Like a boy with his Clifford-sized dog, Kyle Flack recently rubbed and nuzzled a steer named Moo while standing in a picturesque field on Whidbey Island filled with eye-catching white cattle.
“That’s a good boy,” he said.
Moo and his compatriots are Ancient White Park Cattle, a rare bovine breed whose genetic makeup has remained unchanged for over 1,000 years. Flack, owner of Central Whidbey’s Bell’s Farm, raises the cattle on Bell’s secondary farm near Monroe Landing, along with almost all of the farm’s other animals.
“This might be one of the largest herds in North America, to be honest,” he explained, adding that he knows of a large herd in Montana and another of about 60 beasts in Iowa.
Flack has about 150 of the striking animals, which are a mix of steers, bulls, and mothers with calves. Native to England and Wales, the cattle originally lived on large English estates. All are horned and completely white, except about one in 20 which carry a recessive gene that makes them entirely black.
Flack has owned the beef cattle for about four years but dramatically increased the number last year. He picked the breed because Bell’s Farm is focused on soil and plant health.
“I wanted animals that are good on pasture, that are good to stay out most of the year,” he said.
He researched different types of breeds that fit that bill and also had good quality meat. He found an Ancient White Park Cattle breeder in Snohomish County and has been working with him ever since.
The cattle’s unchanged genome means they have continued to possess their positive traits; they gain weight and produce milk well and are good mothers.
Angus cattle, which is one of the most common breeds for beef, are large and can be aggressive. They’ve been specifically bred to produce as much meat as possible. Flack said breeding for a single trait often results in unintended consequences, such as health problems.
“I’m not going to be putting them in a barn and feeding them grain and trying to get them as fat as I can as fast I can,” he said of the white cattle. “The point is to not have them cost me a ton and to move them around the properties, which is just going to improve my land.”
He said cattle are often butchered at two years old at large commercial beef operations that are only driven by profit.
Flack doesn’t force wean calves; instead, they stay with their moms if they haven’t gained enough weight.
“If my animals are not costing me very much and, in fact, they’re doing me a good service on the property and I can still get a decent price for them, I’d rather them finish at three years and have a healthy, good-tasting animal,” he said.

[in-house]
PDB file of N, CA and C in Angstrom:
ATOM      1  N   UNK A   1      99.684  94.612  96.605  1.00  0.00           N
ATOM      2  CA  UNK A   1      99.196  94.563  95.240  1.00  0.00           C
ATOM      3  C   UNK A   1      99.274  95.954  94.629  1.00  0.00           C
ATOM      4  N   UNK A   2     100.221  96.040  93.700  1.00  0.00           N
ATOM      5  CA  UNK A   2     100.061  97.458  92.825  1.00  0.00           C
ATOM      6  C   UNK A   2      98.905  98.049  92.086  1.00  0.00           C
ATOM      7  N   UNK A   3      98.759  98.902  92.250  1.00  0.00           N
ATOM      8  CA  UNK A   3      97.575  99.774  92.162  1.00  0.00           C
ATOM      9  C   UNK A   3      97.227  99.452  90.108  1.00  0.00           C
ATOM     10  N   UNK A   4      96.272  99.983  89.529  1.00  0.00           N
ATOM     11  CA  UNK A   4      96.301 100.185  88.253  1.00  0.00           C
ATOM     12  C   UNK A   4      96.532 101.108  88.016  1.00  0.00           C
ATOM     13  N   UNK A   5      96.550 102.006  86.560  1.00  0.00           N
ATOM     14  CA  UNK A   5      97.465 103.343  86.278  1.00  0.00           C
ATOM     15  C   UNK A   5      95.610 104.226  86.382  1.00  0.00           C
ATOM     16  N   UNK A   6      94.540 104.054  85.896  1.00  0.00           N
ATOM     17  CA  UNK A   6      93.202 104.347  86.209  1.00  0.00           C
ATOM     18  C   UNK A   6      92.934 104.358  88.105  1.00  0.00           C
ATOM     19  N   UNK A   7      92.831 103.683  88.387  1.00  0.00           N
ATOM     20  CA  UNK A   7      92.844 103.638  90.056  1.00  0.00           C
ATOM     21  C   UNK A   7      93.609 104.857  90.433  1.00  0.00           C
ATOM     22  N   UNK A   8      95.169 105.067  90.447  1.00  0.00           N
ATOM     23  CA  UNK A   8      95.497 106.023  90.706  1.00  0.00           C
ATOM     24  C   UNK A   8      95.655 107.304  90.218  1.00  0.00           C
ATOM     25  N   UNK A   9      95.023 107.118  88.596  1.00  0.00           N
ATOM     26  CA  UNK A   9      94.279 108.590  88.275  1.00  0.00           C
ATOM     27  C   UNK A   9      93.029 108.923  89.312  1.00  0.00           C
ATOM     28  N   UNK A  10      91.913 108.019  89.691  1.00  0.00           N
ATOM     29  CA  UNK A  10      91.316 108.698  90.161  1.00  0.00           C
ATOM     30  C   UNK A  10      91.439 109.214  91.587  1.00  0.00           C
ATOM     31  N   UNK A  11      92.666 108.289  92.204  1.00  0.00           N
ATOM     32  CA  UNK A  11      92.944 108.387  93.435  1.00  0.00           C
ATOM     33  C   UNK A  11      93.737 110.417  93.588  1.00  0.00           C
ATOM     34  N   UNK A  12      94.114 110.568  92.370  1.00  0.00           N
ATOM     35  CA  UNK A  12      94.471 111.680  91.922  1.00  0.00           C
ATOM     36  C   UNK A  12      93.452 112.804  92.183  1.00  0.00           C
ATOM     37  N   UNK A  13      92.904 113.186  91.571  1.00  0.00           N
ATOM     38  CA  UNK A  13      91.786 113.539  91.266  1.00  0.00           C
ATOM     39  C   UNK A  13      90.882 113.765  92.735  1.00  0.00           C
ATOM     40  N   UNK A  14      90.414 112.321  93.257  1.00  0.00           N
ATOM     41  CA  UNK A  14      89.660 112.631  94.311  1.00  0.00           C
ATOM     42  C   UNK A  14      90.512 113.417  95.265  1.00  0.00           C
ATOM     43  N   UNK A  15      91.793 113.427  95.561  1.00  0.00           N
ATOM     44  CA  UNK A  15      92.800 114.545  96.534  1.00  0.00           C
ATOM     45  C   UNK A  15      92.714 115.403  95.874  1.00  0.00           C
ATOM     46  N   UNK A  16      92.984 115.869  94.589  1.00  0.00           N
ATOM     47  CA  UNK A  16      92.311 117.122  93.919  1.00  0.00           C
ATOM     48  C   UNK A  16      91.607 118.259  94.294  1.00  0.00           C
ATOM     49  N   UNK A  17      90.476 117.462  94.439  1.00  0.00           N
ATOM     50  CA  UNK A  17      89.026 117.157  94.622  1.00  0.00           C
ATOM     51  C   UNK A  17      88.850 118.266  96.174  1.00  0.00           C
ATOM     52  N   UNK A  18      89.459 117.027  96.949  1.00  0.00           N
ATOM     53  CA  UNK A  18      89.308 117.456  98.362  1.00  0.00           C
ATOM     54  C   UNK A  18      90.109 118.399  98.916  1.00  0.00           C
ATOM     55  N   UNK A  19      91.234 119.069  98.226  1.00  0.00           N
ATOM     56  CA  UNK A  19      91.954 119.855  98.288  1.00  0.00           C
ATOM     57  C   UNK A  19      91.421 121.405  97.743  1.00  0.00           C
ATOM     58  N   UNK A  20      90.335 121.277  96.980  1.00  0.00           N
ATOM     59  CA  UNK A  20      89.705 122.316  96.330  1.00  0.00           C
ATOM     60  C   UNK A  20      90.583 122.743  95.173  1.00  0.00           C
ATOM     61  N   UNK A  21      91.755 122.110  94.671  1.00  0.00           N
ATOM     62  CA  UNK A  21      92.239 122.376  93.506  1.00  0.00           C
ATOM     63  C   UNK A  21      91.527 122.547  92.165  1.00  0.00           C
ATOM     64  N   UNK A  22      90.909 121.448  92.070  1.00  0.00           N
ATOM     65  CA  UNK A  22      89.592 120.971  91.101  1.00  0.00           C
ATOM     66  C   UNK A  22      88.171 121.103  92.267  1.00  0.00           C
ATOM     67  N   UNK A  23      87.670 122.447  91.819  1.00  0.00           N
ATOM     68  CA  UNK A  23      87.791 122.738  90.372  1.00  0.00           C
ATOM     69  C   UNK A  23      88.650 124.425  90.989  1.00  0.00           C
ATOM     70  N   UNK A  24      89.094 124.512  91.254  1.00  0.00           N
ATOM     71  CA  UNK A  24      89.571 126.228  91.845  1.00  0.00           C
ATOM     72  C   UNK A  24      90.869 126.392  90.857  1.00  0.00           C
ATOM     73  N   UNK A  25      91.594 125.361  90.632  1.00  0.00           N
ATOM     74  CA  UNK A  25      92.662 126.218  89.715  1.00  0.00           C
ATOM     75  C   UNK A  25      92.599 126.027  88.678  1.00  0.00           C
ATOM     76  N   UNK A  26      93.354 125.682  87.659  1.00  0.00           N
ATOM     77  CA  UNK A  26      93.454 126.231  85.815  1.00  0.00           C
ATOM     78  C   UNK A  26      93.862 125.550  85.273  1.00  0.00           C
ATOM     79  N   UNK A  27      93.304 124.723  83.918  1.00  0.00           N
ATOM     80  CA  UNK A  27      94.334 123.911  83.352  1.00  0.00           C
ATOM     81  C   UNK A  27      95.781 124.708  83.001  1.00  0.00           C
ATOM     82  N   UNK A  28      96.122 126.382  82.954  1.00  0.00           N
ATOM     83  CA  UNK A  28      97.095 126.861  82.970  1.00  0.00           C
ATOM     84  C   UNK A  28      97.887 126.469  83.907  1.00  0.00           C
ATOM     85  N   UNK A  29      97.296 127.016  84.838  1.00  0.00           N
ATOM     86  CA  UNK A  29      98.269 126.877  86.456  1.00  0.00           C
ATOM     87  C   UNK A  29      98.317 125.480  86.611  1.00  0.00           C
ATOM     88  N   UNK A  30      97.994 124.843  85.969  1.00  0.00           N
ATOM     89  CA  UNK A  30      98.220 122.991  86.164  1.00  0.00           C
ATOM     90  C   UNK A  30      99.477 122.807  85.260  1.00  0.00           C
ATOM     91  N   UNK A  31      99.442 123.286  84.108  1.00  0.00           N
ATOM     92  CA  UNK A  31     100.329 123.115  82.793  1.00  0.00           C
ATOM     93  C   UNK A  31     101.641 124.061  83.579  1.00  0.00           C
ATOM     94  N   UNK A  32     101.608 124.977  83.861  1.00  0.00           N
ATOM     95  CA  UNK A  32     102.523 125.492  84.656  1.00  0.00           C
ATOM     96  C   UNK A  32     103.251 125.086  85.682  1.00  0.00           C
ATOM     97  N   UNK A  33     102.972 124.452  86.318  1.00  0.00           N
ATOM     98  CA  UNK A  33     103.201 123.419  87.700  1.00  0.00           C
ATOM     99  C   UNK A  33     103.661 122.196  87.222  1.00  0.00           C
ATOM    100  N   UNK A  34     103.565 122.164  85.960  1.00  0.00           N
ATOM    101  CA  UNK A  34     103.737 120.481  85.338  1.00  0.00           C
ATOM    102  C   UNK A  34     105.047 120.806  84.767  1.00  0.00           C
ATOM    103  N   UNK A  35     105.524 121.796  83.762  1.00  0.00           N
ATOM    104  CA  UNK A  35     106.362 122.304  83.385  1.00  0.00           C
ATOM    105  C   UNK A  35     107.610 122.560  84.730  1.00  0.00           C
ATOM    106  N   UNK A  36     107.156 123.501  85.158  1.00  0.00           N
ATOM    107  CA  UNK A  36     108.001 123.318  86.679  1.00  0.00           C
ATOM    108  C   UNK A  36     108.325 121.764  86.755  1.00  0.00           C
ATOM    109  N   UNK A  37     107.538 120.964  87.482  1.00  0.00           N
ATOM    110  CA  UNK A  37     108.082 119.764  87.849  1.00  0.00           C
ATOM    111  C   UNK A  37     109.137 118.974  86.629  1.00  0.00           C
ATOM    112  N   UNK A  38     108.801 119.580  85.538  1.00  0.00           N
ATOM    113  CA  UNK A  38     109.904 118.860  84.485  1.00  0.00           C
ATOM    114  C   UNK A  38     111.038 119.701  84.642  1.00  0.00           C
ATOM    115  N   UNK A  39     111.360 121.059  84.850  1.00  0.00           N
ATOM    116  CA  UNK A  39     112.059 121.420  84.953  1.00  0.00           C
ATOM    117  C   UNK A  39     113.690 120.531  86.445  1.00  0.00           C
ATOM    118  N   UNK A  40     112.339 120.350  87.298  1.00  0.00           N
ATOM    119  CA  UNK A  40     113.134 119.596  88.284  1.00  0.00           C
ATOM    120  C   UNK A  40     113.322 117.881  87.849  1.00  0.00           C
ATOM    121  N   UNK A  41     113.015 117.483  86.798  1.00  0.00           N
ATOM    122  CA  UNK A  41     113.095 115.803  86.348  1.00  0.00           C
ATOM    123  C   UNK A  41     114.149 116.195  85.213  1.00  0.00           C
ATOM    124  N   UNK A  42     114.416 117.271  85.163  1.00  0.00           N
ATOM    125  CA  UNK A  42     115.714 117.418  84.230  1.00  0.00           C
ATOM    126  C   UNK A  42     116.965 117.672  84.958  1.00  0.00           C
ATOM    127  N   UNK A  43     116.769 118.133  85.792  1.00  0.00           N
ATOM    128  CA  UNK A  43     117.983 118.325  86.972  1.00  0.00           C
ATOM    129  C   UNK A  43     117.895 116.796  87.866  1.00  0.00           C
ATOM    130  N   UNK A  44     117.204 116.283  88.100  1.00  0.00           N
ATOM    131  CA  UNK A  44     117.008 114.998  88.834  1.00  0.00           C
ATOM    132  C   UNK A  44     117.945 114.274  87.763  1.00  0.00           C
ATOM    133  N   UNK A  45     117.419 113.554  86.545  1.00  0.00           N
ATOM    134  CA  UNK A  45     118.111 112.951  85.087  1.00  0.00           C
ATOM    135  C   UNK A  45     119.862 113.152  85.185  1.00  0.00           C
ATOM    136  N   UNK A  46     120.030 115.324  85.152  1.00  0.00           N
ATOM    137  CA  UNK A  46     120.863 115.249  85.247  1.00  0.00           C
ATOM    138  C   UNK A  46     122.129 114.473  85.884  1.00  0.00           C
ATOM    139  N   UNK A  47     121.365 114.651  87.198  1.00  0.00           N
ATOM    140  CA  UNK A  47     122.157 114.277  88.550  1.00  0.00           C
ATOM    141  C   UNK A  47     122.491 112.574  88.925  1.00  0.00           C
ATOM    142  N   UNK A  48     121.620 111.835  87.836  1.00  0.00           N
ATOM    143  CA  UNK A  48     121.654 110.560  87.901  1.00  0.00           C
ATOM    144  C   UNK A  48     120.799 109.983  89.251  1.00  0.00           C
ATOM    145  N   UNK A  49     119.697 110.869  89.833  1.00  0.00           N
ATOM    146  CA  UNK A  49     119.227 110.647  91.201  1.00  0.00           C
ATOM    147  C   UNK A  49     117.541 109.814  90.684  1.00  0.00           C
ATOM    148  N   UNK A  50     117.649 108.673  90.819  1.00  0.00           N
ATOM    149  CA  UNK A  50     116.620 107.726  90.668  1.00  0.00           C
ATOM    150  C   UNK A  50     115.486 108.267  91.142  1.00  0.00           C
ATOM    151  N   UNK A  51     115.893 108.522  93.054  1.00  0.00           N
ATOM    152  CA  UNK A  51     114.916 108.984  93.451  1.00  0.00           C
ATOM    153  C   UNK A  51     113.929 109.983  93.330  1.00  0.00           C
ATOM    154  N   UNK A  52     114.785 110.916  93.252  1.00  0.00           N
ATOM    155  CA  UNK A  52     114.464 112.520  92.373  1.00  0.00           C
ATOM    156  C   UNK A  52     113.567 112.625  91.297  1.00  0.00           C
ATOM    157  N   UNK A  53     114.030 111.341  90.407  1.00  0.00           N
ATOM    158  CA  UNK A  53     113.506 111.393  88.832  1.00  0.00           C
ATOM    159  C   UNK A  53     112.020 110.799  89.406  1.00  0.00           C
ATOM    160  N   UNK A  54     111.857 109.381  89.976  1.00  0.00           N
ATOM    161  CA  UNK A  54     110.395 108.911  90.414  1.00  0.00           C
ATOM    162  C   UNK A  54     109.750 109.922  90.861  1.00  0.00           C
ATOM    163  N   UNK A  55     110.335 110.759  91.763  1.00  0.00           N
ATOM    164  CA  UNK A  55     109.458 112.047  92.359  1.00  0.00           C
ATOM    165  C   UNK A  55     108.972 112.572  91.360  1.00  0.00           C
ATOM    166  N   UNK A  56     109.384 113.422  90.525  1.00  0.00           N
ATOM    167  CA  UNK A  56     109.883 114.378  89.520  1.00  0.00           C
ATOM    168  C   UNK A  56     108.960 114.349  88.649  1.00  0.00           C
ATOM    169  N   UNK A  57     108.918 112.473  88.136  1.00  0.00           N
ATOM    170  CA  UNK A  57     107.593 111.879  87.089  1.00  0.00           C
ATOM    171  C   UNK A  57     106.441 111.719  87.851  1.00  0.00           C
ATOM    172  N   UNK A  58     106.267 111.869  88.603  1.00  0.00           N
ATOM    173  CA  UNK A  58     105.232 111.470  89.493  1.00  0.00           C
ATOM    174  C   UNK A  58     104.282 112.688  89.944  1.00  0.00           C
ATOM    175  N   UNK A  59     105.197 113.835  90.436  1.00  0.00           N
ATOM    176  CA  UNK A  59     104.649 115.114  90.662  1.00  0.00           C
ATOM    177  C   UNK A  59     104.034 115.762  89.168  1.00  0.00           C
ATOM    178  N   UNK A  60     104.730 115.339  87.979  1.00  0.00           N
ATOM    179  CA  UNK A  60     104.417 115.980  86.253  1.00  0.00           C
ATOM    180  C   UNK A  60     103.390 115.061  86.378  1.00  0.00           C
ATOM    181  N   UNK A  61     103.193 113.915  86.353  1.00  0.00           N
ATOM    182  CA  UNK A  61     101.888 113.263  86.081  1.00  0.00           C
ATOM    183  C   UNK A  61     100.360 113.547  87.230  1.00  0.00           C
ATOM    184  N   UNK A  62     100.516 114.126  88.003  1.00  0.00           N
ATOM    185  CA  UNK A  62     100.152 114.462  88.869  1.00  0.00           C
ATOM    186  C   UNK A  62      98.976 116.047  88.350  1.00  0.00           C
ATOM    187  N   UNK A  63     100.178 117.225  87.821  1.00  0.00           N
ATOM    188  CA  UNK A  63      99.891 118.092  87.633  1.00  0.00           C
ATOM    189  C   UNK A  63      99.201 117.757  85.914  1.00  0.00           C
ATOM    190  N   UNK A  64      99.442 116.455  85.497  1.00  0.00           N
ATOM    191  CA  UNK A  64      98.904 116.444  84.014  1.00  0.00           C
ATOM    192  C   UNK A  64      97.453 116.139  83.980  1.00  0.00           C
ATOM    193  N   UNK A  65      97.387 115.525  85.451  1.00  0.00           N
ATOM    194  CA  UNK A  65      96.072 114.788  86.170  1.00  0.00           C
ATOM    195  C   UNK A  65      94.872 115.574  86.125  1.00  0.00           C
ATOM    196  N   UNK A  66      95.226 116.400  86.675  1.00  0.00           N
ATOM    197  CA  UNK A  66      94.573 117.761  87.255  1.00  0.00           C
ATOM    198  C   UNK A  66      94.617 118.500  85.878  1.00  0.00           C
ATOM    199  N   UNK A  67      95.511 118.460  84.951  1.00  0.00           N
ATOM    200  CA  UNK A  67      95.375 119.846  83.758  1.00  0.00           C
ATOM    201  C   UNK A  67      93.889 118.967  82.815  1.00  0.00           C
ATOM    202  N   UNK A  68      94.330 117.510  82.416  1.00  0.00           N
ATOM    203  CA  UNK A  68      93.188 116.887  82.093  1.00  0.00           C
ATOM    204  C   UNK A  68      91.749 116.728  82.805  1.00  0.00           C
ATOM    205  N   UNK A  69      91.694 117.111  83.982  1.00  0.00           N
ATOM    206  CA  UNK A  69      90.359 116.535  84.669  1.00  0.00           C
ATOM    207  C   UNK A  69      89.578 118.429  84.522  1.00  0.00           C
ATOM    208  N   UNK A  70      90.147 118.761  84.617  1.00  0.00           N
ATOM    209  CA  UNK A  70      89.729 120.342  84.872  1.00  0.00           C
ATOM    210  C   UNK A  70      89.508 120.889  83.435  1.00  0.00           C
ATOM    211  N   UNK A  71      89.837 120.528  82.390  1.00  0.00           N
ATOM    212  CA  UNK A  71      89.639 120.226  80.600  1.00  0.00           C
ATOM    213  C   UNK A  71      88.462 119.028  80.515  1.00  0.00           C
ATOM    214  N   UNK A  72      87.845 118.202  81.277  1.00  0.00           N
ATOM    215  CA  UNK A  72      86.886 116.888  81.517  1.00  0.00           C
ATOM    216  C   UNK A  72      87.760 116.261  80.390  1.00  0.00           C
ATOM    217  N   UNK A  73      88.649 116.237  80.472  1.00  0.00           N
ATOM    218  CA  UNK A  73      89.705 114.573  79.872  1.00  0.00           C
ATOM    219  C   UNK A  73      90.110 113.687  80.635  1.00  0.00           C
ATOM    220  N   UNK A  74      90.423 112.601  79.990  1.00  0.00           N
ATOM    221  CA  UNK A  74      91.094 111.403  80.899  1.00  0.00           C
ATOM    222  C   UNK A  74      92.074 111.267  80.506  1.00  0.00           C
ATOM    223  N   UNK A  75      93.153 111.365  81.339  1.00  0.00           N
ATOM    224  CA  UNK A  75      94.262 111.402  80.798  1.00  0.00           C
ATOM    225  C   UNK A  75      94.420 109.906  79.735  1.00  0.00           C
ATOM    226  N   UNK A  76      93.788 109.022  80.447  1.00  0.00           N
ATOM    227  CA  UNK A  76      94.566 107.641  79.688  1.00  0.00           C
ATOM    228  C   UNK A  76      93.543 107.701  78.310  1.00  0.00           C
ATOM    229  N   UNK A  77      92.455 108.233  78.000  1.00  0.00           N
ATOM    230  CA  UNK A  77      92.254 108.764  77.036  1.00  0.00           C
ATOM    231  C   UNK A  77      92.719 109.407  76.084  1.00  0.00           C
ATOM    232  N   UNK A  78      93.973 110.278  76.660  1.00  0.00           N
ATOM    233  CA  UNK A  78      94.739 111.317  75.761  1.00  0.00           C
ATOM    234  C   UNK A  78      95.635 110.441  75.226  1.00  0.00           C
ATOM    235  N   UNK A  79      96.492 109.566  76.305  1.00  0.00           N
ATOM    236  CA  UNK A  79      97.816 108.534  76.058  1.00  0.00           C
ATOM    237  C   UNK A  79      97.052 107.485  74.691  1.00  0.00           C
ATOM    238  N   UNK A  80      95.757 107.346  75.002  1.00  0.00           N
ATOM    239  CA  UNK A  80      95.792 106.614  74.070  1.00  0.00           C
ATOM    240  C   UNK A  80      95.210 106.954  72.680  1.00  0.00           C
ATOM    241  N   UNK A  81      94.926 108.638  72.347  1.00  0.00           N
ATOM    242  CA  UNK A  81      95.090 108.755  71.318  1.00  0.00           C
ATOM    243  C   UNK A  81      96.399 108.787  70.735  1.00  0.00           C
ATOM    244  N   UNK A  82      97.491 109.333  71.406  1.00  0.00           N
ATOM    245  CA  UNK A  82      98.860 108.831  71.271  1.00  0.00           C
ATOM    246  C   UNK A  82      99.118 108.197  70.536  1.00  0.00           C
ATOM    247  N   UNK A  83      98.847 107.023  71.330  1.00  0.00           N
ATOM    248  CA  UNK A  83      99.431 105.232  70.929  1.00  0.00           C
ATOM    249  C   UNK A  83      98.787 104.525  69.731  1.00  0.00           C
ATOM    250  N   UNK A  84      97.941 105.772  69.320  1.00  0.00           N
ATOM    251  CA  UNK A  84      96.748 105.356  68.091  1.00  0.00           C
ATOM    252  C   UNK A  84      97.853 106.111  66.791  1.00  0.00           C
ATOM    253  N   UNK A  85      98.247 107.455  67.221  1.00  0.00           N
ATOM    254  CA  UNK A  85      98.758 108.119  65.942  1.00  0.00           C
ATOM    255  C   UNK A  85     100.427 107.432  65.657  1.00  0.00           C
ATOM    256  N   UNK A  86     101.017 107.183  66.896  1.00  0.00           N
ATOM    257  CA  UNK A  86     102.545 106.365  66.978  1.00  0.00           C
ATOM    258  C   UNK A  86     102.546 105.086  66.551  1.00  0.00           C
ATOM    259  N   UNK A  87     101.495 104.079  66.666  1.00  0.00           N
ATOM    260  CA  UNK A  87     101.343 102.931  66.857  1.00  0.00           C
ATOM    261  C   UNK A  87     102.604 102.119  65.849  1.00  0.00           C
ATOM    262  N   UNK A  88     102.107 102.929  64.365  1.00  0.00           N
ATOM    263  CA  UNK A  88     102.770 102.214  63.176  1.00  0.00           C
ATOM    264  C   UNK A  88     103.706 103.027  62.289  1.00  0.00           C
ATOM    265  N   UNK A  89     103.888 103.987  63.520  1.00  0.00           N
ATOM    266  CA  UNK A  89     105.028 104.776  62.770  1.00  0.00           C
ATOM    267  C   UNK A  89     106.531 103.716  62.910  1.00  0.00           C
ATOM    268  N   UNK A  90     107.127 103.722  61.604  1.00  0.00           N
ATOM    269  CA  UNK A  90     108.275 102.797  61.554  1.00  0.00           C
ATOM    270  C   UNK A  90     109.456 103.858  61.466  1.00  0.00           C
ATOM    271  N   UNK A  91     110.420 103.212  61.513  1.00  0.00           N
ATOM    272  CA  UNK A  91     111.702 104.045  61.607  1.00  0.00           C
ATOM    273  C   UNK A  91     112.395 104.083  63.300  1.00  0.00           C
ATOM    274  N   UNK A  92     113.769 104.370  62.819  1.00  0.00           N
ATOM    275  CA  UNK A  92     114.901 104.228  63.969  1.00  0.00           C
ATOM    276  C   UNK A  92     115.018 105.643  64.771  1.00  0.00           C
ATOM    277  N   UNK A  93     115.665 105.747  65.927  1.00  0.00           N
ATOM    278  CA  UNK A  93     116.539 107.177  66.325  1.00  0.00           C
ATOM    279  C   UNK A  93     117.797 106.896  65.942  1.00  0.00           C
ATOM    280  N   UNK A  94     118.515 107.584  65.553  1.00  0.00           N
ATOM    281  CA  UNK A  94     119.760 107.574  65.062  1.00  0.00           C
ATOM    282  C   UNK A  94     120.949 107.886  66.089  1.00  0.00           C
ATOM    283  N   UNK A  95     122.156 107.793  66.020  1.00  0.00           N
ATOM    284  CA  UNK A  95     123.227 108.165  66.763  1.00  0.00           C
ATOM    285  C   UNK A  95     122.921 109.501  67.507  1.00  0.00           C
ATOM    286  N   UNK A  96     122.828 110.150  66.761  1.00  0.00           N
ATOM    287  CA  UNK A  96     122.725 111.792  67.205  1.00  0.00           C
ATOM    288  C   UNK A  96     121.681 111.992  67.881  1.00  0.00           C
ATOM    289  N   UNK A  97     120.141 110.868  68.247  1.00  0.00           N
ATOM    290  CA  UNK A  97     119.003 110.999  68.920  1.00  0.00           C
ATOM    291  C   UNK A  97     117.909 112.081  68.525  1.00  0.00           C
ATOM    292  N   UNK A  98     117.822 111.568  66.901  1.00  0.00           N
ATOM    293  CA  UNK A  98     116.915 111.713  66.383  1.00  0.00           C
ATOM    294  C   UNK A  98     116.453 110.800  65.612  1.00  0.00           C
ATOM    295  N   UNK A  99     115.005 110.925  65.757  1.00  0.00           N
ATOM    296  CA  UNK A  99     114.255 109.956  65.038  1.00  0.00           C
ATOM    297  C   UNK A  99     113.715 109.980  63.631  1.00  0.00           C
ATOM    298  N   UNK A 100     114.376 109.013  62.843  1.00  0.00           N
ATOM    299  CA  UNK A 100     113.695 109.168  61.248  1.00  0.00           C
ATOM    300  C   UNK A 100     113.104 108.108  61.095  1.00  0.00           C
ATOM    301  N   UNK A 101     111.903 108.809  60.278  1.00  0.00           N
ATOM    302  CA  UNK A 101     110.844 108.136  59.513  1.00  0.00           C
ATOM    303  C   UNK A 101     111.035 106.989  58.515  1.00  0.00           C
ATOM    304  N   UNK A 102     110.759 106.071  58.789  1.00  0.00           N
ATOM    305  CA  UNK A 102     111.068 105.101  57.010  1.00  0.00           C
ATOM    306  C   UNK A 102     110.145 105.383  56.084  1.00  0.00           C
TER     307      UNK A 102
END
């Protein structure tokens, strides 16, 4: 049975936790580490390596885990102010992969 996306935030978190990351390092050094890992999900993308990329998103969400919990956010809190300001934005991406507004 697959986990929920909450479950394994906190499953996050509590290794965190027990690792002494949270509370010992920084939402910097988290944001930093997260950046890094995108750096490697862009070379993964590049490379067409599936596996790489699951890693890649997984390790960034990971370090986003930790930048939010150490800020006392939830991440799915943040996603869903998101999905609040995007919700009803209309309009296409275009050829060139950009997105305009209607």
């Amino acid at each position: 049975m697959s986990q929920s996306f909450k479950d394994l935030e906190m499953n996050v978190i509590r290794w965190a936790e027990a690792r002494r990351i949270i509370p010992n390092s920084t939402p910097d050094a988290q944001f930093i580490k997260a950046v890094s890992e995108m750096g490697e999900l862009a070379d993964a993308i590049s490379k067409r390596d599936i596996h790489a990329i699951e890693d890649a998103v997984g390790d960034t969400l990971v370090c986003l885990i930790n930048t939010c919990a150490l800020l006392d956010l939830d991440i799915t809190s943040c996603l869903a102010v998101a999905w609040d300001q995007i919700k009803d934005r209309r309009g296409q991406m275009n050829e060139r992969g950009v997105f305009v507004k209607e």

The cattle get moved around daily on the farm’s property to eat grass. They have a half a day of grazing, then Flack feeds them hay.
“I’d rather mix their diet as opposed to just going 100% on hay,” he said. “The reason I move them daily like this in a tight group, is really for soil health and for pasture health.”
It’s closer to how most herd animals would move in the wild, he added.
Bell’s Farm sells flavorful beef from the Ancient White Park Cattle locally. Depending on the cut, the beef is anywhere from $6.50 to $22.50 a pound.
“My meat is more expensive because it’s really high quality, but a lot of my costs are driven by where I live,” Flack said.
At about two and half or three years old, the cattle are sorted and some are transported to a butcher south of Olympia. The beef is hung for 21 days in a process called dry aging before being cut and wrapped to be sold.
A few of the cattle are nearing 20 years old; they can live up to 30. The youngest are just a couple weeks old.
“If they’re a good cow, we might just let them be,” he said. “We’ve been known to do that.”
Moo is a steer who was a bottle baby, meaning his mom died when he was a calf. He had to be separated from the herd because he didn’t have a parent to protect him. Since he couldn’t have his mother’s milk, Moo is small for his age and Flack treats him much like a pet dog. In fact, Moo actually lived in his backyard alongside his dogs for about six months.
Moo won’t be butchered because he’s become part of the family.
“He’s probably just going to be an ambassador animal,” Flack said.
Bell’s Farm, which is 76 years old, has grown strawberries since 1948 and now has about four or five acres of mixed vegetables, along with sheep, pigs and cattle for meat. Flack and his wife took over the operation about five years ago and went “cold turkey organic,” he said.
It was a huge process and buying animals was the best way to make the transition easier.
“They just provide so much nutrients and stuff for the land,” he said.
Flack has only been farming for about six years. He served in the army for 11 years before moving back to the island where he grew up.
“I think a lot of multigenerational farms had these situations where we just sort of had a family meeting, and it was, you know, someone needs to come back to the farm or we’re going to start selling parts of it,” he said. “So we just jumped in.”
Flack is determined to make sure the farm does not have a negative impact on the Earth.
“I’m really focused on building a profitable business that’s also good for the environment,” he said. “I don’t think those things are mutually exclusive.”
Ancient White Park Cattle beef is for sale at Bell’s farm stand at 892 North West Beach Road in Coupeville, as well as Whidbey Island Grown’s online marketplace, the Food Hub.